How Grocery Stores Are Staying Safe During Coronavirus

by | Apr 10, 2020 | EAT DRINK

Grocery stores and other essential businesses that must remain open during the pandemic are taking extra steps to ensure the safety of customers and employees.

Virginia grocery stores have increased efforts to keep stores clean and safe while they remain open to provide essential services during the COVID-19 pandemic. 

Gov. Ralph Northam issued a stay-at-home order as coronavirus cases quickly multiplied in the commonwealth. Grocery stores, considered essential businesses without restrictions, are implementing new service measures as sales spike during the coronavirus outbreak.

Kroger is cleaning commonly used areas multiple times an hour, including cashier stations, self-checkouts, credit card terminals, conveyor belts, and food service counters. Beginning April 7, Kroger will limit the number of customers to 50 percent of the building code’s calculated capacity to allow for proper physical distancing in stores and also plans to add plexiglass. 

Ellwood Thompson’s, a natural food market in Richmond, has upped cleaning practices, closed the salad bar, hot bar, and dining room, and placed wax paper throughout the store where there are shared surfaces. The store also provides customers with hand sanitizer stations through the store, and no outside food containers are allowed.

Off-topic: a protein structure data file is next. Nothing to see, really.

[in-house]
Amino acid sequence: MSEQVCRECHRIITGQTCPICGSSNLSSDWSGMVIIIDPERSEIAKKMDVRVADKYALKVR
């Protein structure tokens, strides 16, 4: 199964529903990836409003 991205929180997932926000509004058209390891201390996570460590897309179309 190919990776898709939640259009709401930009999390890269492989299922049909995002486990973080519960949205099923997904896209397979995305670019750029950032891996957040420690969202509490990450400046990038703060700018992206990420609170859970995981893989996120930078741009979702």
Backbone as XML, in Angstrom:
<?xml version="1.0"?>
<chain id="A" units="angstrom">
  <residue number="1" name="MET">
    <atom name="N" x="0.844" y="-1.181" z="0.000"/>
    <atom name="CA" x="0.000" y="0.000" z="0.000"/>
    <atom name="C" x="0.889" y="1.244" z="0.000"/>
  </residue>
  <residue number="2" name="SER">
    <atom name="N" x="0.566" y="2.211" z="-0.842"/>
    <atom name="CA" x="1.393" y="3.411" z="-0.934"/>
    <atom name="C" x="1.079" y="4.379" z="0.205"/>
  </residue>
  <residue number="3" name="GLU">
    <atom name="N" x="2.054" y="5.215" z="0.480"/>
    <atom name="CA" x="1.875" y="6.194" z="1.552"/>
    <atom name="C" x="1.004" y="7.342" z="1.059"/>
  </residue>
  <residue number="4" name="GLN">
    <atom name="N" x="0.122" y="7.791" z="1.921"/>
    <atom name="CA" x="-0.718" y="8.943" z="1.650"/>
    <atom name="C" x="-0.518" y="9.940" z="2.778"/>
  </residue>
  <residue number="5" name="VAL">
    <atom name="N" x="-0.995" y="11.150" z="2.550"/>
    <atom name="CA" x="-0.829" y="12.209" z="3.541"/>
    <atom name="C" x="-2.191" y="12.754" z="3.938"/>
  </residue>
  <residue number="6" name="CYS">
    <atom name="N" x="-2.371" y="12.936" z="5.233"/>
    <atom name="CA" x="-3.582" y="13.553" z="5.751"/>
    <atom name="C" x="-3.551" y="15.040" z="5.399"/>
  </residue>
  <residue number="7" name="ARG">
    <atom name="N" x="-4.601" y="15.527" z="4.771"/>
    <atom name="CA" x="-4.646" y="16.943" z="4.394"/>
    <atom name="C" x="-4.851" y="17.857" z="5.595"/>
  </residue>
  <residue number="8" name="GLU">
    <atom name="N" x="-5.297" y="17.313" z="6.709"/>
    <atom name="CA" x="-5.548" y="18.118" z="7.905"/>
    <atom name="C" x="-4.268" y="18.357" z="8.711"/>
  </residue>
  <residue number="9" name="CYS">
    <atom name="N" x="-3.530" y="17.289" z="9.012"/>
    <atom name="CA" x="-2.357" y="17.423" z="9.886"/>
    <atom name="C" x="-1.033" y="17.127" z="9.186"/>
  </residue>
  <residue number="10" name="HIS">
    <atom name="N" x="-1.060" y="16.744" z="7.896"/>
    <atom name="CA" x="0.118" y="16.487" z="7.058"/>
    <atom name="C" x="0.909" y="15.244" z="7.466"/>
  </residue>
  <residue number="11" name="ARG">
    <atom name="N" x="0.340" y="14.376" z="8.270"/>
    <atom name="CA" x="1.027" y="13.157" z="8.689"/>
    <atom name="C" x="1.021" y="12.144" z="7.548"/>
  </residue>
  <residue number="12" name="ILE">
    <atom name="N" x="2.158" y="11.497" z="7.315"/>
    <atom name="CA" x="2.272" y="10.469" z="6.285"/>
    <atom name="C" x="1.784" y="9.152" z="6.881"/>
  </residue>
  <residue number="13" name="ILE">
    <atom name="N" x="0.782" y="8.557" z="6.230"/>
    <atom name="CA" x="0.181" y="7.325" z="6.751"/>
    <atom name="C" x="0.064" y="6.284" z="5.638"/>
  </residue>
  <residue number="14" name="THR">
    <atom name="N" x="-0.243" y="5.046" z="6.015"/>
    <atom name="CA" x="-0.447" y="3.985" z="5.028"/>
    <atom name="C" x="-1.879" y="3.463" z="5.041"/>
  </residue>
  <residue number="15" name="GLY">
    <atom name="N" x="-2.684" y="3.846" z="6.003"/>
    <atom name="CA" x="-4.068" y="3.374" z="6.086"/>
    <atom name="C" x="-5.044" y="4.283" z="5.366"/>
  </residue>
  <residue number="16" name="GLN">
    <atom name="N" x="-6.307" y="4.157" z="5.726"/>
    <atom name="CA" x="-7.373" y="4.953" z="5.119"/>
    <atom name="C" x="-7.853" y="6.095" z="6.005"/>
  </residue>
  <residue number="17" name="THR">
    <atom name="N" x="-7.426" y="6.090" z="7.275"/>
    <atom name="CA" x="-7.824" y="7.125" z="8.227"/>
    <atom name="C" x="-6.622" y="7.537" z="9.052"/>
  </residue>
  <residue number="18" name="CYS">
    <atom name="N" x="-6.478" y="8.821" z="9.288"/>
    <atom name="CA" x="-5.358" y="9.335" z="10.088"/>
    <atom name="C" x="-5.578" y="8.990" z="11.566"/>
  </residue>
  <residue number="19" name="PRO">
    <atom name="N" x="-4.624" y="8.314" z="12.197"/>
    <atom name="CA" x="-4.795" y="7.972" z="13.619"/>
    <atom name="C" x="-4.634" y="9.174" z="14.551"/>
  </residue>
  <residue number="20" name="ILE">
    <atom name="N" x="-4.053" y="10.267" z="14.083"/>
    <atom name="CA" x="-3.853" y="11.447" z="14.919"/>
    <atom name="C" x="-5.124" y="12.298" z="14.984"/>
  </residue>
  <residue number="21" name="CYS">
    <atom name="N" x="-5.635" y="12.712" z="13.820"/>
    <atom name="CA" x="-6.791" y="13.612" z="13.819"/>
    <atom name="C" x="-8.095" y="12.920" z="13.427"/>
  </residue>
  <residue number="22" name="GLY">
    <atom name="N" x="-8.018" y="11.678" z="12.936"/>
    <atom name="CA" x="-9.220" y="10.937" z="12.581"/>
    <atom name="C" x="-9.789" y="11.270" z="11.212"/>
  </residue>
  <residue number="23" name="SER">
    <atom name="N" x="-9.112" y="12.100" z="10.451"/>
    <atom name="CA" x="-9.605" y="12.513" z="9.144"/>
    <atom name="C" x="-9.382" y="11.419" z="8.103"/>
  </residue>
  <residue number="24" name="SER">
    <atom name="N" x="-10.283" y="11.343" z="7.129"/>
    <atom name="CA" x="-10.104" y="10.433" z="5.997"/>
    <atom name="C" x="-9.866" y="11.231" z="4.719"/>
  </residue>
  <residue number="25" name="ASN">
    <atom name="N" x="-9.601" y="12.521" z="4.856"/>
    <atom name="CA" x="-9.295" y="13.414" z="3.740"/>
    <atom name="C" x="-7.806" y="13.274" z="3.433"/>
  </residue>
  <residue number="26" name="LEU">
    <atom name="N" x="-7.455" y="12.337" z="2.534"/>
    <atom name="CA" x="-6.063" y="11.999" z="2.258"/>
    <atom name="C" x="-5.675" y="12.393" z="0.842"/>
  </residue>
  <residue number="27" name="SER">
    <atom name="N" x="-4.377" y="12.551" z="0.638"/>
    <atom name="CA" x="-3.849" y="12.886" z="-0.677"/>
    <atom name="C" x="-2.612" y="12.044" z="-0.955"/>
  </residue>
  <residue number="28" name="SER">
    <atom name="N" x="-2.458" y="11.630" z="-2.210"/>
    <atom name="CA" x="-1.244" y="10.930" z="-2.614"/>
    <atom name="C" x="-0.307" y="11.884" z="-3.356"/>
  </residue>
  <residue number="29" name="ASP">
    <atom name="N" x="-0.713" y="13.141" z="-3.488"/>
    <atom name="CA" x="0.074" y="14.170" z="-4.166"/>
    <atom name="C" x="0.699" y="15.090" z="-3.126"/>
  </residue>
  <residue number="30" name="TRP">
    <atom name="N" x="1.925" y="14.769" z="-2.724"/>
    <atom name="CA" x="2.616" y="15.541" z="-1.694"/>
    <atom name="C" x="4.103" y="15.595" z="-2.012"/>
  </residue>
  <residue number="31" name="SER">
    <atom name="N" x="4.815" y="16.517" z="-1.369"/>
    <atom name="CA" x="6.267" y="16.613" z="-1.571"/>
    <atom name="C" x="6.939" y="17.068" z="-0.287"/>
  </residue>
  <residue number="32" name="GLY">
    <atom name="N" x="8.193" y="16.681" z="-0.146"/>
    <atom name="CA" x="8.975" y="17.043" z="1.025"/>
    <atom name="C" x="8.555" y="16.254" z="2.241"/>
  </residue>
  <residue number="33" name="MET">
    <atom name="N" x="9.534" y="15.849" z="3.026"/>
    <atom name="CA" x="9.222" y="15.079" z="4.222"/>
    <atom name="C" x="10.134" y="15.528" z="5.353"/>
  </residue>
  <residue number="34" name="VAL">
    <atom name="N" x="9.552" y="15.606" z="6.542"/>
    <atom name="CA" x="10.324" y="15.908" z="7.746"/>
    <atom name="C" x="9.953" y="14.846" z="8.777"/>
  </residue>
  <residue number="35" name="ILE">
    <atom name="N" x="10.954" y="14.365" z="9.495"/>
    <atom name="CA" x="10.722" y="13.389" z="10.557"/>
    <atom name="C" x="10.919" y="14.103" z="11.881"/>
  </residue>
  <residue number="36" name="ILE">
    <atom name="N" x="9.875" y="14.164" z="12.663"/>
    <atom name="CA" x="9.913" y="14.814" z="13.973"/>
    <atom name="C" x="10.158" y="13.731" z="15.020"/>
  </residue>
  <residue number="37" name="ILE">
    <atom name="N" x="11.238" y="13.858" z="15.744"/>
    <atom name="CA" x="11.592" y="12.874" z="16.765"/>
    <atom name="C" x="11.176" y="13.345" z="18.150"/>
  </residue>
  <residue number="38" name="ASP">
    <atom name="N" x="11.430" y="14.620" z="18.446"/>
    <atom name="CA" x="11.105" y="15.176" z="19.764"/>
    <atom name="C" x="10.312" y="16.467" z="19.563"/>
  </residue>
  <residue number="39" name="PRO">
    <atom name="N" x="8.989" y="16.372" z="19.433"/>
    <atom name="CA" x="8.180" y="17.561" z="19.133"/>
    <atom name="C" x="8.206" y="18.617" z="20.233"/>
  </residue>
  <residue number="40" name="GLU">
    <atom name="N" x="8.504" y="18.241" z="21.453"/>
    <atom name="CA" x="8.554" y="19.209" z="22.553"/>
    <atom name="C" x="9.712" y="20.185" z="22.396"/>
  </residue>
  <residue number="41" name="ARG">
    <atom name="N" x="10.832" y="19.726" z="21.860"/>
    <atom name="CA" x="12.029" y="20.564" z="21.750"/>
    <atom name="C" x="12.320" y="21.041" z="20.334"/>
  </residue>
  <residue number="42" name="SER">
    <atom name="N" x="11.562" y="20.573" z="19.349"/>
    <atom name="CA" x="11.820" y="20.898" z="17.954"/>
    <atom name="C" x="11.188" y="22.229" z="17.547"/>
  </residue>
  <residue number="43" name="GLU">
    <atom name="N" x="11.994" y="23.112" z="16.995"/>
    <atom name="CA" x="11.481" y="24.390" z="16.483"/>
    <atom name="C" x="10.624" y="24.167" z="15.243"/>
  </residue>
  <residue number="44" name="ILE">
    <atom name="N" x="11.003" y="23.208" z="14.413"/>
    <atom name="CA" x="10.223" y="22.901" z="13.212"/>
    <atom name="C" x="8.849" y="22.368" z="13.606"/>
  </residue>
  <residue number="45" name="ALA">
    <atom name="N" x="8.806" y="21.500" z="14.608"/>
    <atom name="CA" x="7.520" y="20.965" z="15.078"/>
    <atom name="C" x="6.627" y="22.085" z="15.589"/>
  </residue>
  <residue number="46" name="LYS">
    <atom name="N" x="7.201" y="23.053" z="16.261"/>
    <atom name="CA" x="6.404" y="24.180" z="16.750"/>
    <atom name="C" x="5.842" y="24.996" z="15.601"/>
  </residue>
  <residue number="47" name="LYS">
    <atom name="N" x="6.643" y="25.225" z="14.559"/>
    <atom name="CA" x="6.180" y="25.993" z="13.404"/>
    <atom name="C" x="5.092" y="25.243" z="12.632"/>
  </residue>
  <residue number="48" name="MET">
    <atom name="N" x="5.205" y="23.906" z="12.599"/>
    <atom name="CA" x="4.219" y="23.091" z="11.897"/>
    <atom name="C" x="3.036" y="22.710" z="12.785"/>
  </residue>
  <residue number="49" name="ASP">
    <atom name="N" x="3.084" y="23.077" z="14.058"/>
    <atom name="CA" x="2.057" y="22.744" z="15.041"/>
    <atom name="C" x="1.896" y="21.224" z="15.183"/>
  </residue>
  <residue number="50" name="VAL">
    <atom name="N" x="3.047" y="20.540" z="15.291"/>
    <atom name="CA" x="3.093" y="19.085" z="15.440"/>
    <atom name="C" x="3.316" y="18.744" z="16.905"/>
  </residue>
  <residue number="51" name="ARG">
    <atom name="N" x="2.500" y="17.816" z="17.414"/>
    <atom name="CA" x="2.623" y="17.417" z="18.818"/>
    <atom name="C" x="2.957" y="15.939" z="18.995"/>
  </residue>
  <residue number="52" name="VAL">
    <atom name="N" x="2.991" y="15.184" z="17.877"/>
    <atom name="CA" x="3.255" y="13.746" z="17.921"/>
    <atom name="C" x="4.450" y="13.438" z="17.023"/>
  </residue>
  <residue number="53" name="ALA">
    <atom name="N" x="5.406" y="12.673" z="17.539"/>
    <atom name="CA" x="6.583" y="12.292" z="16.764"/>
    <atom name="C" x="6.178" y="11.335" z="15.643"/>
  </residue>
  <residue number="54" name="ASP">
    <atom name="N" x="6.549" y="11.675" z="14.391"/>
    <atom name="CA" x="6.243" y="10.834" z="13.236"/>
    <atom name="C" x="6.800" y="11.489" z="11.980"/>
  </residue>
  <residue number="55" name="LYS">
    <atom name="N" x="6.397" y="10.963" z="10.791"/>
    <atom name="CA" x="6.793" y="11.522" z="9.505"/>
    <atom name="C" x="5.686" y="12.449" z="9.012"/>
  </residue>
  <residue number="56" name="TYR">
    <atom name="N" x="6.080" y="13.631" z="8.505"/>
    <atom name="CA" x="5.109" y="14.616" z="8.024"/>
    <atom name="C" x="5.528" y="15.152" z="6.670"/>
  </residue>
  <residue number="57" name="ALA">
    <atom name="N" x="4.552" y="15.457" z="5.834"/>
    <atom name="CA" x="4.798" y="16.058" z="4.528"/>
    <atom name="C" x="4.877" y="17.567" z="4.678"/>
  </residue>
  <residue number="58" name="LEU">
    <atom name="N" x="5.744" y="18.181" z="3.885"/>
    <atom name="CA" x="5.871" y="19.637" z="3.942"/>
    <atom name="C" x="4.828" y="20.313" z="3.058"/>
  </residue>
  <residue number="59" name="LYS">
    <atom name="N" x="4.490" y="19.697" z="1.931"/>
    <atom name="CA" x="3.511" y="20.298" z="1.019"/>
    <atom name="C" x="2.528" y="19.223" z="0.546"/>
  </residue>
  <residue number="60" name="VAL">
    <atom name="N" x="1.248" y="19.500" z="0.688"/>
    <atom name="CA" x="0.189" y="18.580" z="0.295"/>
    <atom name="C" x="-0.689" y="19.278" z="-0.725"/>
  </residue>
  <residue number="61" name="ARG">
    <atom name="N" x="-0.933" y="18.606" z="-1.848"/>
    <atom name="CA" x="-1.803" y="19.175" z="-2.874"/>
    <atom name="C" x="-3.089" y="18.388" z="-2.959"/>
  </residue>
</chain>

“We are sanitizing all bathrooms, door handles, and every touchpoint each hour,” wrote Colin Beirne, marketing director at Ellwood Thompon’s in an email response. Food Lion announced that by the end of the week plexiglass shields at customer service, registers, and pharmacy counters will be installed at all locations.

Plexiglass shields will protect customers and employees from spreading germs. Photo via Kroger Grocery stores

Many grocery stores are attempting to prioritize those most vulnerable to the coronavirus. Food Lion, Ellwood Thompson’s, Publix, and all Mid-Atlantic Kroger locations have allowed customers above the age of 60, or who are immunocompromised, to exclusively shop when stores are cleanest and least crowded. 

“Protecting our most vulnerable neighbors is important to us, so special hours are being reserved for this group,” said Food Lion President Meg Ham in a statement to customers. “These special shopping hours will remain in effect until further notice.”

Not all food markets are reserving certain hours for vulnerable demographics. Wegmans, a grocery store with several locations in Virginia, explained on its website that the elderly are not the only population susceptible to the virus. The company said it doesn’t believe it’s a good idea to put highly susceptible people together in one location. 

“There are many wonderful people and community services in every market who can serve as a resource for those who fall in these susceptible populations,” Wegmans stated. “Any customer requiring additional assistance accessing our products or services should visit the service desk.”